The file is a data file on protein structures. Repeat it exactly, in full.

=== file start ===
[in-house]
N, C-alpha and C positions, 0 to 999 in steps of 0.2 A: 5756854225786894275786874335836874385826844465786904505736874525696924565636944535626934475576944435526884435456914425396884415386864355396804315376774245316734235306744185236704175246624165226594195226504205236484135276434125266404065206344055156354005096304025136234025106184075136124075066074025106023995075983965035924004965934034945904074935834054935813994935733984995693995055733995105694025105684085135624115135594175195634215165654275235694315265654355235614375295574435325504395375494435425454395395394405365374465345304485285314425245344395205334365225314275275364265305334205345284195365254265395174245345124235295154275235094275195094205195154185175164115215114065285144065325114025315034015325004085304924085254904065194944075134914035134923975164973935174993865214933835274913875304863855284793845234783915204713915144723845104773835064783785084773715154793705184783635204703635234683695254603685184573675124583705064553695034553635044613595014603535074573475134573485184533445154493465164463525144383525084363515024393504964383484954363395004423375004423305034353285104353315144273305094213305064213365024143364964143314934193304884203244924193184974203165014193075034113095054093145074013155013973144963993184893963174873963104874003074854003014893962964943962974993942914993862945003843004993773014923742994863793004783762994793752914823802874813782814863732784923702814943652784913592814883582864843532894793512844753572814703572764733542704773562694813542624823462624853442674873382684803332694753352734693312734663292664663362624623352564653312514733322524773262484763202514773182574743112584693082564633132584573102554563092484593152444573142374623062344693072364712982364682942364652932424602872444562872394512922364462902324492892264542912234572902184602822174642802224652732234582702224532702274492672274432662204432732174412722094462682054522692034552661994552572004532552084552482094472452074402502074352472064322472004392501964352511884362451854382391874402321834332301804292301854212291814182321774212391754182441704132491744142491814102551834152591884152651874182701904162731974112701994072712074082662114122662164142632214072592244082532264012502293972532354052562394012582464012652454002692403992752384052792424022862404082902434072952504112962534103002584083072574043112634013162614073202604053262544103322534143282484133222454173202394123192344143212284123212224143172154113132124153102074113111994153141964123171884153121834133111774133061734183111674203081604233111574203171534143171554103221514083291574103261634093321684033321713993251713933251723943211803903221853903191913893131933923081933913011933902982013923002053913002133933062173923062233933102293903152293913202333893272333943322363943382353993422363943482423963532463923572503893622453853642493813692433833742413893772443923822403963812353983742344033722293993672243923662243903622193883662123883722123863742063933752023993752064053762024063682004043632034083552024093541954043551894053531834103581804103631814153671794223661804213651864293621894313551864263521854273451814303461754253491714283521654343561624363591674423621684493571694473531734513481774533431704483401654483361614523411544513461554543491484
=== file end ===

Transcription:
[in-house]
N, C-alpha and C positions, 0 to 999 in steps of 0.2 A: 5756854225786894275786874335836874385826844465786904505736874525696924565636944535626934475576944435526884435456914425396884415386864355396804315376774245316734235306744185236704175246624165226594195226504205236484135276434125266404065206344055156354005096304025136234025106184075136124075066074025106023995075983965035924004965934034945904074935834054935813994935733984995693995055733995105694025105684085135624115135594175195634215165654275235694315265654355235614375295574435325504395375494435425454395395394405365374465345304485285314425245344395205334365225314275275364265305334205345284195365254265395174245345124235295154275235094275195094205195154185175164115215114065285144065325114025315034015325004085304924085254904065194944075134914035134923975164973935174993865214933835274913875304863855284793845234783915204713915144723845104773835064783785084773715154793705184783635204703635234683695254603685184573675124583705064553695034553635044613595014603535074573475134573485184533445154493465164463525144383525084363515024393504964383484954363395004423375004423305034353285104353315144273305094213305064213365024143364964143314934193304884203244924193184974203165014193075034113095054093145074013155013973144963993184893963174873963104874003074854003014893962964943962974993942914993862945003843004993773014923742994863793004783762994793752914823802874813782814863732784923702814943652784913592814883582864843532894793512844753572814703572764733542704773562694813542624823462624853442674873382684803332694753352734693312734663292664663362624623352564653312514733322524773262484763202514773182574743112584693082564633132584573102554563092484593152444573142374623062344693072364712982364682942364652932424602872444562872394512922364462902324492892264542912234572902184602822174642802224652732234582702224532702274492672274432662204432732174412722094462682054522692034552661994552572004532552084552482094472452074402502074352472064322472004392501964352511884362451854382391874402321834332301804292301854212291814182321774212391754182441704132491744142491814102551834152591884152651874182701904162731974112701994072712074082662114122662164142632214072592244082532264012502293972532354052562394012582464012652454002692403992752384052792424022862404082902434072952504112962534103002584083072574043112634013162614073202604053262544103322534143282484133222454173202394123192344143212284123212224143172154113132124153102074113111994153141964123171884153121834133111774133061734183111674203081604233111574203171534143171554103221514083291574103261634093321684033321713993251713933251723943211803903221853903191913893131933923081933913011933902982013923002053913002133933062173923062233933102293903152293913202333893272333943322363943382353993422363943482423963532463923572503893622453853642493813692433833742413893772443923822403963812353983742344033722293993672243923662243903622193883662123883722123863742063933752023993752064053762024063682004043632034083552024093541954043551894053531834103581804103631814153671794223661804213651864293621894313551864263521854273451814303461754253491714283521654343561624363591674423621684493571694473531734513481774533431704483401654483361614523411544513461554543491484